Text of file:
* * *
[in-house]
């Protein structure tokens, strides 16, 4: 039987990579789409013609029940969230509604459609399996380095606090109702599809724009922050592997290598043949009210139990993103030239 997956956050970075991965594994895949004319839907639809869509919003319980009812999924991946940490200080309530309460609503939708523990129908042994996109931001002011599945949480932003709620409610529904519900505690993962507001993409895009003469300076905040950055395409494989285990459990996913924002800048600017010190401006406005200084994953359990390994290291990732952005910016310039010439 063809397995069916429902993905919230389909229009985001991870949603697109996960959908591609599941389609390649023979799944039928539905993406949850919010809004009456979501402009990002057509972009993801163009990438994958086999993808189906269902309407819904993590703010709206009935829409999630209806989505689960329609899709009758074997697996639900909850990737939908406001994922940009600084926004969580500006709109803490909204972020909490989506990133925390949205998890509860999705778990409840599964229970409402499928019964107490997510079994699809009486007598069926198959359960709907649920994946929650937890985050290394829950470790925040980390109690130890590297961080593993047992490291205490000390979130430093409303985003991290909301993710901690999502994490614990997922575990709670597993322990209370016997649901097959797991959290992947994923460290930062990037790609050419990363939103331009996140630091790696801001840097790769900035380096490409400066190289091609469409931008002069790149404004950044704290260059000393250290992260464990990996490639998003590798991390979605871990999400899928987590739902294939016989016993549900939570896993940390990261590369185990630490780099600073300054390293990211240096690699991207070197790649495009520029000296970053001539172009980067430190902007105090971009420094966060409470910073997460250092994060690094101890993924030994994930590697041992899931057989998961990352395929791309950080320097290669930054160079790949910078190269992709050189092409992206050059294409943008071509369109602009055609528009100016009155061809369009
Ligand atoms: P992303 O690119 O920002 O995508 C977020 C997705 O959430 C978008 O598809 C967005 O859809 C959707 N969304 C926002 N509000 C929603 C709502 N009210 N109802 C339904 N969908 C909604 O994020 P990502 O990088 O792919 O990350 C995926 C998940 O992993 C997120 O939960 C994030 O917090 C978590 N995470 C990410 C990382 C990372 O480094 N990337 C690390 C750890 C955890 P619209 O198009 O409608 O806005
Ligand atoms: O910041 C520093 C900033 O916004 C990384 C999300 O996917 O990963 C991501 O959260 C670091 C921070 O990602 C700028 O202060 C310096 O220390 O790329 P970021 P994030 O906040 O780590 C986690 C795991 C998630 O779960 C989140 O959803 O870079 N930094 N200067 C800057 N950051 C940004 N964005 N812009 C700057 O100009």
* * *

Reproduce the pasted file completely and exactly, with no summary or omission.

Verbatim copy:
[in-house]
């Protein structure tokens, strides 16, 4: 039987990579789409013609029940969230509604459609399996380095606090109702599809724009922050592997290598043949009210139990993103030239 997956956050970075991965594994895949004319839907639809869509919003319980009812999924991946940490200080309530309460609503939708523990129908042994996109931001002011599945949480932003709620409610529904519900505690993962507001993409895009003469300076905040950055395409494989285990459990996913924002800048600017010190401006406005200084994953359990390994290291990732952005910016310039010439 063809397995069916429902993905919230389909229009985001991870949603697109996960959908591609599941389609390649023979799944039928539905993406949850919010809004009456979501402009990002057509972009993801163009990438994958086999993808189906269902309407819904993590703010709206009935829409999630209806989505689960329609899709009758074997697996639900909850990737939908406001994922940009600084926004969580500006709109803490909204972020909490989506990133925390949205998890509860999705778990409840599964229970409402499928019964107490997510079994699809009486007598069926198959359960709907649920994946929650937890985050290394829950470790925040980390109690130890590297961080593993047992490291205490000390979130430093409303985003991290909301993710901690999502994490614990997922575990709670597993322990209370016997649901097959797991959290992947994923460290930062990037790609050419990363939103331009996140630091790696801001840097790769900035380096490409400066190289091609469409931008002069790149404004950044704290260059000393250290992260464990990996490639998003590798991390979605871990999400899928987590739902294939016989016993549900939570896993940390990261590369185990630490780099600073300054390293990211240096690699991207070197790649495009520029000296970053001539172009980067430190902007105090971009420094966060409470910073997460250092994060690094101890993924030994994930590697041992899931057989998961990352395929791309950080320097290669930054160079790949910078190269992709050189092409992206050059294409943008071509369109602009055609528009100016009155061809369009
Ligand atoms: P992303 O690119 O920002 O995508 C977020 C997705 O959430 C978008 O598809 C967005 O859809 C959707 N969304 C926002 N509000 C929603 C709502 N009210 N109802 C339904 N969908 C909604 O994020 P990502 O990088 O792919 O990350 C995926 C998940 O992993 C997120 O939960 C994030 O917090 C978590 N995470 C990410 C990382 C990372 O480094 N990337 C690390 C750890 C955890 P619209 O198009 O409608 O806005
Ligand atoms: O910041 C520093 C900033 O916004 C990384 C999300 O996917 O990963 C991501 O959260 C670091 C921070 O990602 C700028 O202060 C310096 O220390 O790329 P970021 P994030 O906040 O780590 C986690 C795991 C998630 O779960 C989140 O959803 O870079 N930094 N200067 C800057 N950051 C940004 N964005 N812009 C700057 O100009």